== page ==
News & Blogs

11 February 2020
Author: Sanjoy Roy & Megan Hamer

Fri 14 Feb: Satoko Fukuda/ JgXgh/ BDblaq Dance

Satoko Fukuda In the Middle of Nowhere

JgXgh Marble Incarceration

BDblaq Dance BlaQish

A sparse rounded spotlight dominates centre stage as choreographer and performer Satoko Fukuda rocks back and forth into the darkness, floating in an effervescent limbo to capture the sense of being In the Middle of Nowhere. Gestural articulation of the hands flourishes into off-balance full-bodied falls and turns. Spherical movement, pathways and spotlights reflect the ambiguous feeling of going around in circles, encapsulating the sticky space between yes and no. A hypnotising performance that flowed with clarity and control, despite the reoccurring theme of uncertainty.

This sensation of being stuck intensified as the night unfolded, entrapping us in JgXgh’s Marble Incarceration. The space was dictated by a seemingly inconspicuous mound of clothes which burst to life as a hidden performer emerged from under its bulk. A feeling of despair developed as the dancers violently flung their bodies around the space, hands frenziedly clutching heads. A relentless lethargy built, as like a magnet, the materialistic heap incessantly dragged the performers back, like helpless puppets on strings, representing the dangers of consumption.

We ended the night with a fitting contrast between constraint and freedom, highlighted by opposing flashes of rapid and sustained movement quality, clever lighting choices and complimentary music. Influences of Hip Hop and Tap joined forces to create an intriguing fusion in BDblaq Dance’s BlaQish. Trademark razor-sharp isolations united with witty shuffles created a charming partnership, enhanced by the tight-knit bond of the group and the sincere theme of brotherhood. Personality driven solos from each of the performers created moments of individuality within the togetherness. Intimate spoken word and quirky movement phrases broke down the conventional performer- audience barrier whilst playing with notions of identity and acceptance. The invisible border was further blurred when the performers departed from the main theatre exit, skilfully making us feel like a unified front, and an integral part of the performance.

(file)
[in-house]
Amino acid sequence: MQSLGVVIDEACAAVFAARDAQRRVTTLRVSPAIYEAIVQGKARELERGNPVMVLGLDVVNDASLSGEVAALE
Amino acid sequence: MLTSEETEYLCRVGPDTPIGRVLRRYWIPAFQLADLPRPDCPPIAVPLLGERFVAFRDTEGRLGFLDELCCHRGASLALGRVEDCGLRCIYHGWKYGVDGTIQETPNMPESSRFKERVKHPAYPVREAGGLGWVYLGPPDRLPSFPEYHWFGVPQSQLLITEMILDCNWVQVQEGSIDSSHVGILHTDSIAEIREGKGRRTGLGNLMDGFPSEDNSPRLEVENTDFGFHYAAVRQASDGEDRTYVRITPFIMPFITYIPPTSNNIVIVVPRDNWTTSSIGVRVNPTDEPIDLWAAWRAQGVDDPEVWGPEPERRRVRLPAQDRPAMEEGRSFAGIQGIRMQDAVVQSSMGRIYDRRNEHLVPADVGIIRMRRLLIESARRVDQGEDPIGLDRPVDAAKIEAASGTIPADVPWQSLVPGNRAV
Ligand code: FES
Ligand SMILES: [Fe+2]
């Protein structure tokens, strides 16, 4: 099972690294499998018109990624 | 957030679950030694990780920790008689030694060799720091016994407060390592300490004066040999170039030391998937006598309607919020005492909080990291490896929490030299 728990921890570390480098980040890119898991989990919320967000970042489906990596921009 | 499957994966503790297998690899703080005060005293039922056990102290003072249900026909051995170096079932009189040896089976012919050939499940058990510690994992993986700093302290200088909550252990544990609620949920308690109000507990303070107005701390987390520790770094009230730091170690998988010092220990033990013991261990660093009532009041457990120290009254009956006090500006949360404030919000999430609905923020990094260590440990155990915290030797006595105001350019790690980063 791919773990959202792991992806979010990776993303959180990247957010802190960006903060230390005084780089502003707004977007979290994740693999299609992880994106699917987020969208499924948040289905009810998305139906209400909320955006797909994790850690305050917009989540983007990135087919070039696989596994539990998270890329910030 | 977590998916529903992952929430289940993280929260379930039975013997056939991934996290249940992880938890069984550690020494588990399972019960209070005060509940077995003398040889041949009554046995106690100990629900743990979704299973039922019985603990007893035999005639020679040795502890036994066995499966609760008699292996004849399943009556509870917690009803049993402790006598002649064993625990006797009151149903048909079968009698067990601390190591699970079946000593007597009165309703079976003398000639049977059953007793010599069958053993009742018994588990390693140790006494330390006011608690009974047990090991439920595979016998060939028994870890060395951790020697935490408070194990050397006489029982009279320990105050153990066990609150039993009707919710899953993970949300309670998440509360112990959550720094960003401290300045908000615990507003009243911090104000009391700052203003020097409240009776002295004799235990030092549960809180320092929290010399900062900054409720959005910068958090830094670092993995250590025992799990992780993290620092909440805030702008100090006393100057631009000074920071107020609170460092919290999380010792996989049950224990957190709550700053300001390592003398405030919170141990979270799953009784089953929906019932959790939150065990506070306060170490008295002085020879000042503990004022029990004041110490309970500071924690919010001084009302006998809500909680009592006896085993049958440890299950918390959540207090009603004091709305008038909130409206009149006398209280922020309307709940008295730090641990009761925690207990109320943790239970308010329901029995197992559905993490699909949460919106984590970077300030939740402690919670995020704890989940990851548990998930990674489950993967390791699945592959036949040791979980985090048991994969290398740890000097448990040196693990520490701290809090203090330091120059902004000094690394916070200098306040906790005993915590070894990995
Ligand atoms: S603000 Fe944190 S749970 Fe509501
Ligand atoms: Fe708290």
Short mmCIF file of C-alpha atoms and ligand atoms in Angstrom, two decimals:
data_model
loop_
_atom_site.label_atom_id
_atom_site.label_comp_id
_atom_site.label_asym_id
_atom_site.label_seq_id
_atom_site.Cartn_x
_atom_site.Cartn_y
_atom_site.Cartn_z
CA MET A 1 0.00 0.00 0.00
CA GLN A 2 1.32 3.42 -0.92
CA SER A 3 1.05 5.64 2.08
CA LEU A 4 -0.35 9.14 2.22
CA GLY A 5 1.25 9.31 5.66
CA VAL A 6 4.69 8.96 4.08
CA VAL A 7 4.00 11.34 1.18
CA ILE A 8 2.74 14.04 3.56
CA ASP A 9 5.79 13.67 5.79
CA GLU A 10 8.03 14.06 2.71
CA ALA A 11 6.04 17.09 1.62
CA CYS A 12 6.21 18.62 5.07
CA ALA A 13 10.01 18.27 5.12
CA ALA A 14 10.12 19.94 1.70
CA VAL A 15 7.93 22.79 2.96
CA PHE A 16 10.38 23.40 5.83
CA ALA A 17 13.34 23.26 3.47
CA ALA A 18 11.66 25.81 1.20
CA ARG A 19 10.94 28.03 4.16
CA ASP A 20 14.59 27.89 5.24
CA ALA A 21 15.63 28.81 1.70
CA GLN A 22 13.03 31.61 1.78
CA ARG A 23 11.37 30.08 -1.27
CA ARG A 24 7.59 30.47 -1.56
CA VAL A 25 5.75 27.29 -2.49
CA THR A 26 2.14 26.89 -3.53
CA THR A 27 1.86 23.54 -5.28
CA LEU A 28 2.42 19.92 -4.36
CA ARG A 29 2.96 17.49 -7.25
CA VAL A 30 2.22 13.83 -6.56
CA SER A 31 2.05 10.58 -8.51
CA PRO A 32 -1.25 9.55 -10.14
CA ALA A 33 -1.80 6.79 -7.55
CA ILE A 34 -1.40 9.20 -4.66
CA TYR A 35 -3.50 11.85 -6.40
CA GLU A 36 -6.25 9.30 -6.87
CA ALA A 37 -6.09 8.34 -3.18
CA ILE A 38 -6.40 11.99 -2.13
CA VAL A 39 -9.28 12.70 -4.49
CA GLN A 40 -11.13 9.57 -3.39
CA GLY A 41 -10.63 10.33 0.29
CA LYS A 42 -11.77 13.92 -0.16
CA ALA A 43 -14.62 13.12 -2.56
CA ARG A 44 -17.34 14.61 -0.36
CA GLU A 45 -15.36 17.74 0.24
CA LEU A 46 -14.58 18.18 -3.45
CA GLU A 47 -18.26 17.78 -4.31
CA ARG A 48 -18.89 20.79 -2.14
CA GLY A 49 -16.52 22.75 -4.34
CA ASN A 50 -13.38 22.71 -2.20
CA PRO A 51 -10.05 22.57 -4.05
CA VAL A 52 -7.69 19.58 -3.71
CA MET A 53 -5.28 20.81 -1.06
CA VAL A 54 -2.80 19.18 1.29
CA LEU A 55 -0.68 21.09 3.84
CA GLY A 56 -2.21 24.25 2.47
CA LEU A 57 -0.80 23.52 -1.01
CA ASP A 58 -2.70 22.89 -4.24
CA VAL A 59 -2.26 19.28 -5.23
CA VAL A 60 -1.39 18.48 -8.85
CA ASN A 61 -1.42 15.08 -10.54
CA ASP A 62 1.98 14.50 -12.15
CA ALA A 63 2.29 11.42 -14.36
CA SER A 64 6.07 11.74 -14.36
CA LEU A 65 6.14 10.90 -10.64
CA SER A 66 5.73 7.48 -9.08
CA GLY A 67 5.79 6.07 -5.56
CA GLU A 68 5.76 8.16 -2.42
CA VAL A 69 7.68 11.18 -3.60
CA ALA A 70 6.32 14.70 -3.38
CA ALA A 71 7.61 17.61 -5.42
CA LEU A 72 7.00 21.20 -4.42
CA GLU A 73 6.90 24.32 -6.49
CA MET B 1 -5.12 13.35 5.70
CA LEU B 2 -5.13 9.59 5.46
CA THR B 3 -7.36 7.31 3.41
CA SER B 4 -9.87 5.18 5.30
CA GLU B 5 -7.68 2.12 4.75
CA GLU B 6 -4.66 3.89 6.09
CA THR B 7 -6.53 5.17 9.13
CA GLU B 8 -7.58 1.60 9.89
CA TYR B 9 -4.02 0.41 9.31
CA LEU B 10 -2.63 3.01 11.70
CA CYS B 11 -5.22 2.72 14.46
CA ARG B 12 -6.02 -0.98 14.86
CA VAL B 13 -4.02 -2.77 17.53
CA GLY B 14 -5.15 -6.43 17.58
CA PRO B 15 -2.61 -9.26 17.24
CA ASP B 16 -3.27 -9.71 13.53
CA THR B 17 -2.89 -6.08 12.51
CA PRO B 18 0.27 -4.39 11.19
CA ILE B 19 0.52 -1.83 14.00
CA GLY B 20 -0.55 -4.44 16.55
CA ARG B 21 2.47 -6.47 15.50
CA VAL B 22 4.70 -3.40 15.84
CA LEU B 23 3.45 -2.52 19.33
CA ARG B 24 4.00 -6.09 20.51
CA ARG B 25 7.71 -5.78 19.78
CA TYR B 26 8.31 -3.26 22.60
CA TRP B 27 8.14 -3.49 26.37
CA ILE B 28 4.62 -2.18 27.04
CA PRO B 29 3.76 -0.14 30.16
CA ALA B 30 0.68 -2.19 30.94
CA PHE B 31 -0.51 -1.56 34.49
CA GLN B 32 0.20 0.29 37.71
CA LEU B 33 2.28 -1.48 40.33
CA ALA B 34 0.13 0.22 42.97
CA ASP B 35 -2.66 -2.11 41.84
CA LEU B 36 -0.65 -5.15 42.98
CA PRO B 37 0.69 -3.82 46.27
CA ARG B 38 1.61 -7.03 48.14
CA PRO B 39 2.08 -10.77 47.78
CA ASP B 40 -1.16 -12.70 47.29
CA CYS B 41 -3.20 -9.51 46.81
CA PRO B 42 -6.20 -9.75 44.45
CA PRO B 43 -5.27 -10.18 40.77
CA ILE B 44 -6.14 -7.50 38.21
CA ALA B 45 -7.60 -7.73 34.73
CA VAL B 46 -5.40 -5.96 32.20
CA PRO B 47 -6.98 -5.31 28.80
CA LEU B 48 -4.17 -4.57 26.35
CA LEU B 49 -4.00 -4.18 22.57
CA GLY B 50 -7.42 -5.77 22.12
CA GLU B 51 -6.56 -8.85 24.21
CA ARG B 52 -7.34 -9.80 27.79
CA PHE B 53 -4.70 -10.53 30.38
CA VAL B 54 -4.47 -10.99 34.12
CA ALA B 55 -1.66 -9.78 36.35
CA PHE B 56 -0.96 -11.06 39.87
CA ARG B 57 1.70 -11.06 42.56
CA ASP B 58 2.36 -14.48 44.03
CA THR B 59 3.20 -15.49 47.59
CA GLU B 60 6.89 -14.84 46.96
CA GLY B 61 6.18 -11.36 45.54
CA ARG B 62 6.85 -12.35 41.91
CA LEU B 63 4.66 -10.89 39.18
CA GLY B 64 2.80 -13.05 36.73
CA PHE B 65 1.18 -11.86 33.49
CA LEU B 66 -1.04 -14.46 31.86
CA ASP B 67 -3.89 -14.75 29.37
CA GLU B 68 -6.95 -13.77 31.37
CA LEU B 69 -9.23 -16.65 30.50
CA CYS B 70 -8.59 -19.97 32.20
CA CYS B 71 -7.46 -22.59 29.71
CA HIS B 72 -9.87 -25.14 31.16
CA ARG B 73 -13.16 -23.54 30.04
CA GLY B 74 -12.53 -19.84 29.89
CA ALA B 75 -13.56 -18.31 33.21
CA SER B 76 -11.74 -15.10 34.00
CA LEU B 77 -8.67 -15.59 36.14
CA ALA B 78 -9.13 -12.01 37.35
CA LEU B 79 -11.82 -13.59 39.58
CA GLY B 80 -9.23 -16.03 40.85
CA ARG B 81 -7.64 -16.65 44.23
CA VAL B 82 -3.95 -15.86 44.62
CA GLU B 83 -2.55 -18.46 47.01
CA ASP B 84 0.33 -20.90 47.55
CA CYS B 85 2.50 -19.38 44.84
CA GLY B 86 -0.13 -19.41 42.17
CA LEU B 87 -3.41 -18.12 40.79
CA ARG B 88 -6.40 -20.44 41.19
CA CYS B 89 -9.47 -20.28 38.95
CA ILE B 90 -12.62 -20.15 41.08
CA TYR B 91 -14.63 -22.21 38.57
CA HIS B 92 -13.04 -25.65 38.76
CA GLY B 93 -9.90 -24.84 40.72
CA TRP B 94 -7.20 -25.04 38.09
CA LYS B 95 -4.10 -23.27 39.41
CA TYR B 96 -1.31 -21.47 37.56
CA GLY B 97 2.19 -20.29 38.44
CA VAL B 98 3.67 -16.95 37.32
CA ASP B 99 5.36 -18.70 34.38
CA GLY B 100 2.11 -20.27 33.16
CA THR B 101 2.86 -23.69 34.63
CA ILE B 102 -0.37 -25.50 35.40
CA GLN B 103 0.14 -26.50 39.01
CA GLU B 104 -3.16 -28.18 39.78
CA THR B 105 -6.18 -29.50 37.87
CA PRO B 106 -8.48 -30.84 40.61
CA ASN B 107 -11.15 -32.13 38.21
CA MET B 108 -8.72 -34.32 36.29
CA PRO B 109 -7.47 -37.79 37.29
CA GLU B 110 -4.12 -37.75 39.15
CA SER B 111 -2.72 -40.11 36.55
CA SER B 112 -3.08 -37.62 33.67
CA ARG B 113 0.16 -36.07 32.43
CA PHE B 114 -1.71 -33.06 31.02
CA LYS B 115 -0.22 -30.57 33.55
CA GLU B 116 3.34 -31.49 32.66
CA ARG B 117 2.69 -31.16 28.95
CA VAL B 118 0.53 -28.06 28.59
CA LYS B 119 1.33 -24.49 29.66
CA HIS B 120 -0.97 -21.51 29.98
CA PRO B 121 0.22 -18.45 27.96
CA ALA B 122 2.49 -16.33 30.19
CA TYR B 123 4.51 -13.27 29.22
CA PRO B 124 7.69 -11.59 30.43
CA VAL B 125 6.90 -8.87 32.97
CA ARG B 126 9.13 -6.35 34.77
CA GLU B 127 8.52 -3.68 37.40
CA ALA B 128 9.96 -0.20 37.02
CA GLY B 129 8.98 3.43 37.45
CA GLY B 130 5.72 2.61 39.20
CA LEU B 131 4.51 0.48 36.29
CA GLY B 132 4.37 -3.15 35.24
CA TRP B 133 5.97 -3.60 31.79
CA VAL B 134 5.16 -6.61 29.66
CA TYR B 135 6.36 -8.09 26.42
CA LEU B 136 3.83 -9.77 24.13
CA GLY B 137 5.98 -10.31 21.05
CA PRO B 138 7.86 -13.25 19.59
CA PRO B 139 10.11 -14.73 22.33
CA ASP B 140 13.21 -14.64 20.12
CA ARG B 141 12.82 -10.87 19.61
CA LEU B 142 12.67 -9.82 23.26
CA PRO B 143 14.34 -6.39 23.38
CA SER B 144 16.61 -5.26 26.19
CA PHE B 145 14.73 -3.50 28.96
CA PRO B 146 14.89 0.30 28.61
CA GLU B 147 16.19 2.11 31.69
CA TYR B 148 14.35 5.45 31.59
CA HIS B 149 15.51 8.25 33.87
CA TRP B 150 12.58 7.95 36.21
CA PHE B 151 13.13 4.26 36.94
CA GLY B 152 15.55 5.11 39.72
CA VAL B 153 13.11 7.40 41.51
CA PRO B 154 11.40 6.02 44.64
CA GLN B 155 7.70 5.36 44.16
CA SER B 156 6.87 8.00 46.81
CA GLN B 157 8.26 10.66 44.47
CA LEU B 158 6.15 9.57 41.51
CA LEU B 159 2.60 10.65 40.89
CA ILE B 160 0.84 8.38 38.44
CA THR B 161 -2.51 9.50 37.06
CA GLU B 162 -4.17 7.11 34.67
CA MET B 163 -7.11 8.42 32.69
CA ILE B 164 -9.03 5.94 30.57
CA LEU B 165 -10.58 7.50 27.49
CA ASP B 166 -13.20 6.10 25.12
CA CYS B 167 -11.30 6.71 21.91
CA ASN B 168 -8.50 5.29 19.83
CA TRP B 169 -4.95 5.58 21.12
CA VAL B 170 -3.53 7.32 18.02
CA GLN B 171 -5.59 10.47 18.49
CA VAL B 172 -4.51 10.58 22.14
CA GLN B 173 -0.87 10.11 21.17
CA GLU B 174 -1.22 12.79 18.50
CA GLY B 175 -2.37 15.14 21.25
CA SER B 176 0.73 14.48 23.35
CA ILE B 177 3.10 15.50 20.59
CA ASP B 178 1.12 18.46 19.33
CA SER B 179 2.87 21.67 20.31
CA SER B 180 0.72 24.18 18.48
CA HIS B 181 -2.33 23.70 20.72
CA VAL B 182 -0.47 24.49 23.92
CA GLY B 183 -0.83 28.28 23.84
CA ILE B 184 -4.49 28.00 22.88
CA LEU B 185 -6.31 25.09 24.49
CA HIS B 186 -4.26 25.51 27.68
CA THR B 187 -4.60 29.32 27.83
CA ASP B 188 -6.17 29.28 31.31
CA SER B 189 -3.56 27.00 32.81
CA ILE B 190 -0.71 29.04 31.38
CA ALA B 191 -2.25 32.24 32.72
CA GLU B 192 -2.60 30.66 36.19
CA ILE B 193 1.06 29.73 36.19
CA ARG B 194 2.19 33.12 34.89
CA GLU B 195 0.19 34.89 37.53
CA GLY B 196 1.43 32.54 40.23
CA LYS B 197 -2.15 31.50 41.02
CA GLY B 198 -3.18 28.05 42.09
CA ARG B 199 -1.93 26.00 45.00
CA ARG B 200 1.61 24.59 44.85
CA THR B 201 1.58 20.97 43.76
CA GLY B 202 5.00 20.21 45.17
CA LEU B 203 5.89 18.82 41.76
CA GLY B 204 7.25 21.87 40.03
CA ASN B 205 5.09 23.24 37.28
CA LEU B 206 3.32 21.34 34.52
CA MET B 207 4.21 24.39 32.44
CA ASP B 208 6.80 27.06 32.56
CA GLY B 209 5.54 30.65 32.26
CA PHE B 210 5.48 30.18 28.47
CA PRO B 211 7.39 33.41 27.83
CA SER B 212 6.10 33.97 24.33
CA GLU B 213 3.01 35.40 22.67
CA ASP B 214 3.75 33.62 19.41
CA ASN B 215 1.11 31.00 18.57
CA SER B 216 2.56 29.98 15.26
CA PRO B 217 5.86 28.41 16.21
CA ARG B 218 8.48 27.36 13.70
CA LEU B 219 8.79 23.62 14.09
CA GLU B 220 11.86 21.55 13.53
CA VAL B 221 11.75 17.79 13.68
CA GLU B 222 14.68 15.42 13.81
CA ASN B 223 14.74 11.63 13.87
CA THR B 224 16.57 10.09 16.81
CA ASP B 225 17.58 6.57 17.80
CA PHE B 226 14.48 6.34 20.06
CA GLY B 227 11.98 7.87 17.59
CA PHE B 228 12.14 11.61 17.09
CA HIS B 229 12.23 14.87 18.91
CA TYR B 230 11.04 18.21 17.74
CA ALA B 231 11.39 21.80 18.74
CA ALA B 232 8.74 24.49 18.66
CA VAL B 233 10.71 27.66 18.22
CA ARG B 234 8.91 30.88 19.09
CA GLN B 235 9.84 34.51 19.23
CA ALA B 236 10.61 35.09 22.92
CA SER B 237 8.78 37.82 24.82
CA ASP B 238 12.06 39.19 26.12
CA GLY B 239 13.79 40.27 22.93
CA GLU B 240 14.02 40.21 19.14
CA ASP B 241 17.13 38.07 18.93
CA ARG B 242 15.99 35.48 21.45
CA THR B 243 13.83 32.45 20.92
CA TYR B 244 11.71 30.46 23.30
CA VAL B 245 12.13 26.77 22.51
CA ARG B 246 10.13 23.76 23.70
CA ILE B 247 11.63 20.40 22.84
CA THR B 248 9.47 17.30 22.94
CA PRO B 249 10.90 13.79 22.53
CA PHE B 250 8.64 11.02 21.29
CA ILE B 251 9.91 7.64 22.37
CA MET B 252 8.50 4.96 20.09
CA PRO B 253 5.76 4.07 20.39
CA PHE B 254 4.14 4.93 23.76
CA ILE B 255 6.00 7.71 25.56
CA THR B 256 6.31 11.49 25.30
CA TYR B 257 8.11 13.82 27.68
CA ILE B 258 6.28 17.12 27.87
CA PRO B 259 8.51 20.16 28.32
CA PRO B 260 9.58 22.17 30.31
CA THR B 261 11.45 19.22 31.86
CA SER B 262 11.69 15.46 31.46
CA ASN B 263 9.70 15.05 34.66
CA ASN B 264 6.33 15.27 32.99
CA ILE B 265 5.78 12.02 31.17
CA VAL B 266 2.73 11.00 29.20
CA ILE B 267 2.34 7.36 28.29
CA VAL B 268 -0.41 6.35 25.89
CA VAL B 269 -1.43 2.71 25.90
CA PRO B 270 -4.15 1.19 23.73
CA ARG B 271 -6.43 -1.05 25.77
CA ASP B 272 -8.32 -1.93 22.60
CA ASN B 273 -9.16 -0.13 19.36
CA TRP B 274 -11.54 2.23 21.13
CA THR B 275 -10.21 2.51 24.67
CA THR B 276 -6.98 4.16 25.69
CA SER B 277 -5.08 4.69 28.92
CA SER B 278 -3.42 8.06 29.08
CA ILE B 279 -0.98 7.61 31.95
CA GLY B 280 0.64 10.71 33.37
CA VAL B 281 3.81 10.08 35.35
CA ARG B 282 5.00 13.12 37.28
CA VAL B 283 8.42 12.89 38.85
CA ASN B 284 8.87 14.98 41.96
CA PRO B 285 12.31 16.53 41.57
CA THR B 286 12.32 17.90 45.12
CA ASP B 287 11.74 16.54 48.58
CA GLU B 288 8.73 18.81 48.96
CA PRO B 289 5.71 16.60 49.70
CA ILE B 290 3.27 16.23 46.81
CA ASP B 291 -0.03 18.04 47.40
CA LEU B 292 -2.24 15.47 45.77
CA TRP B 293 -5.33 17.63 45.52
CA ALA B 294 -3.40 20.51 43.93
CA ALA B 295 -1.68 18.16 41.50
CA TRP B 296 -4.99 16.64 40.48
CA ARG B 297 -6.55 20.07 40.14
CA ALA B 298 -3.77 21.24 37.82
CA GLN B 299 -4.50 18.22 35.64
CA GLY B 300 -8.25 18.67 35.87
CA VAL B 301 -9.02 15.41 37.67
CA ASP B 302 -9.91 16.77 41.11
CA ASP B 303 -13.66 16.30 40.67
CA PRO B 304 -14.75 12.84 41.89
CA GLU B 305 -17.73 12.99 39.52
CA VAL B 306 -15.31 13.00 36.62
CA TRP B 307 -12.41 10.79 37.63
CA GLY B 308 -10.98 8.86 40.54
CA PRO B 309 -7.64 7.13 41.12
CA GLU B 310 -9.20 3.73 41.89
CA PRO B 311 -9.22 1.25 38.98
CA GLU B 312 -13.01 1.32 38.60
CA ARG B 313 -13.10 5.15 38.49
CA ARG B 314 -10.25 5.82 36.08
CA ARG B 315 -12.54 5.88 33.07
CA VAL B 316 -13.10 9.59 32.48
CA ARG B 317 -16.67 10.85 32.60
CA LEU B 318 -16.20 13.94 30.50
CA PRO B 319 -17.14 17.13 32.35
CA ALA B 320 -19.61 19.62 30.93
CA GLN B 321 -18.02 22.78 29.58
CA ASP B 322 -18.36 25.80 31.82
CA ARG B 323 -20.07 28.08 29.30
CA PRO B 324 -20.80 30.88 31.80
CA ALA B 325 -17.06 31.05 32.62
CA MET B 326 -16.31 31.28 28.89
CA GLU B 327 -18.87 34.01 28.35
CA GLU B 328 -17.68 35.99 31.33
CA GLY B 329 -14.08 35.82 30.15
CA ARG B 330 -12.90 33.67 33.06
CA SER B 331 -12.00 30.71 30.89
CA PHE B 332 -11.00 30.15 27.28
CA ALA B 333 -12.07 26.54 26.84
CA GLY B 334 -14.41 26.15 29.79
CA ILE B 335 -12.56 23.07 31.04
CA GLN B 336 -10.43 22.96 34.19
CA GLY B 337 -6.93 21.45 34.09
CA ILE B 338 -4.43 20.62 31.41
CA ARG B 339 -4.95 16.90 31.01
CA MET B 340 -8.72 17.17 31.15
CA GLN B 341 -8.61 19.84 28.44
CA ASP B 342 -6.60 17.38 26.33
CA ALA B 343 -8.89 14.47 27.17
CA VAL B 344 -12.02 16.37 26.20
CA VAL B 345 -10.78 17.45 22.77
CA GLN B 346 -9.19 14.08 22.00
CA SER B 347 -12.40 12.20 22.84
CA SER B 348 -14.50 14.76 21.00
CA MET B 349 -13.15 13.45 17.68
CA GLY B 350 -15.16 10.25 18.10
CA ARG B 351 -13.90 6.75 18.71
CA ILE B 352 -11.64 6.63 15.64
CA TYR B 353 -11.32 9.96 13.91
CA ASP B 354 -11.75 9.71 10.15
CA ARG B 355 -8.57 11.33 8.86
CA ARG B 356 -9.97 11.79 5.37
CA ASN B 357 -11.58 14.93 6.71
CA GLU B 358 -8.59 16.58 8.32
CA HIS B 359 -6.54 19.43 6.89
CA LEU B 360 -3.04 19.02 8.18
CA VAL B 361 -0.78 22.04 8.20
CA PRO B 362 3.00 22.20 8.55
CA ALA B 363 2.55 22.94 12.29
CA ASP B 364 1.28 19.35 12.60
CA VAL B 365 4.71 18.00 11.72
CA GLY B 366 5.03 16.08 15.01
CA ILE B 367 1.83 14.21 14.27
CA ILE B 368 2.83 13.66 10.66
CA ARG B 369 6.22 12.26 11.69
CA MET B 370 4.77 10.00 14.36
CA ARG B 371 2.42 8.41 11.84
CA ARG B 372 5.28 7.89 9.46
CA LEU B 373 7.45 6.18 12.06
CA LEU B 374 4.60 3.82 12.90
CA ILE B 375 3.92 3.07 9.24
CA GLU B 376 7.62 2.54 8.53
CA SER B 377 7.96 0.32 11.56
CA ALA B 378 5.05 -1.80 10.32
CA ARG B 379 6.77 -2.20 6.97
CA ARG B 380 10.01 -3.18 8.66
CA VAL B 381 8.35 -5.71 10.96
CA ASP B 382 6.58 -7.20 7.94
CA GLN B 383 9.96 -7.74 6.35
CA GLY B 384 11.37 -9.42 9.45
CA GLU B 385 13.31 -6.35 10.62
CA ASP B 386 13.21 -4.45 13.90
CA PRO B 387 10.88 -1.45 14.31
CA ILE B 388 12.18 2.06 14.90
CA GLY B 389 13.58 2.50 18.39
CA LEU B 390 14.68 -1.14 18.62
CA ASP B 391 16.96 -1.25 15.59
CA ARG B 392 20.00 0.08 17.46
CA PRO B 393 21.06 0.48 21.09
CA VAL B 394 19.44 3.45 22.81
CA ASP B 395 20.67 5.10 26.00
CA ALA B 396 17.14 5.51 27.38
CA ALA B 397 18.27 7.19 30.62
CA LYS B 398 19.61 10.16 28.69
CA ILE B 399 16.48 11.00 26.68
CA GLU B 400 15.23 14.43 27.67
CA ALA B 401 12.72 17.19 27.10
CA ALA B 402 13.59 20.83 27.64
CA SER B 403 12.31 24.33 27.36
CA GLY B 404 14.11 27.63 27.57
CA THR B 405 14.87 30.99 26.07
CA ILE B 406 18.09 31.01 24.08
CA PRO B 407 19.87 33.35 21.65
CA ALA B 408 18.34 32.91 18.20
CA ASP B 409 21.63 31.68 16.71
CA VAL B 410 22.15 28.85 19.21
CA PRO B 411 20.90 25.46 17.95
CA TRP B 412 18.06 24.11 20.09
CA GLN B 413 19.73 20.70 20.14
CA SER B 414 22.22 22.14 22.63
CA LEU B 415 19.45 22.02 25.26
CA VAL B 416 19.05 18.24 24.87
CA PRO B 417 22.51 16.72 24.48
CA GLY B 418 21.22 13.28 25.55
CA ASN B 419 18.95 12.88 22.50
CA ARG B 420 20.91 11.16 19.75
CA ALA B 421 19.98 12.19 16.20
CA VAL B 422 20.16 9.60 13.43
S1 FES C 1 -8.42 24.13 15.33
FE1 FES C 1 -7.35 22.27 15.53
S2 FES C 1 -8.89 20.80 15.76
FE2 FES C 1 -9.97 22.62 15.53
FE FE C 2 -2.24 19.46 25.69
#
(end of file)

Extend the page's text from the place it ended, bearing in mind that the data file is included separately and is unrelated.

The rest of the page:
Megan Hamer


 

The premise of Satako Fukuda’s dance solo In the Middle of Nowhere is to explore the state between yes and no, the limbo of being neither here nor there. Accompanied by Simon McCorry’s electric cello score – lots of open-stringed harmonics and looped playback – Fukuda vacillates within a sidelight, swivels in curlicues within a spotlight, her fingers writing upon the air. At first she seems to spiral inside her own uncertainty; later, centripetal forces turn centrifugal, and she uncoils into more expansive arcs and tumbles that may be no less nebulous but are notably more willed. Throughout, there’s a slender poetry – that is, sometimes subtle, sometimes slight.

Marble Incarceration opens with Joshua Gillies and George Hicks in black underwear approaching a random pile of old clothes, which turns out to harbour a Cat Jones. She bursts out, they dive in to grab some clothes (white trackies both – coincidence?) and the three play out several portent-heavy scenarios of much hurtle, yank and thrash. I couldn’t help but think of this scenario not as the work itself, but as its metaphor: choreographers Gillies and Hicks rummaging for an elusive concept and contriving to wrestle, ostentatiously but fruitlessly, with what they find. It’s a bit of a jumble; a bit heavy-handed at that.

They could take a leaf from the book of BDblaq Dance’s BlaQish, another piece with two men (Ashley Goosey, Dominic Haynes), one woman (Ayten Goksan) and a concept. Here, the work hits home through restraint and focus. At first they’re lined up one behind the other, while a gospel voice and chorus rises around them. For a while not much happens, but it’s enough: they know how to hold a moment. Using a deft meld of hip-hop, contemporary and tap dance, the piece plays out by superimposing the earthbound and the aspirational. Each dancer recites a personal confession, while their bodies flicker with the struggle it takes to speak out – before that gospel voice rises again, melding inspiration with lament. I saw this company at last year’s Resolution; this year, they seem to have really levelled up.

Sanjoy Roy

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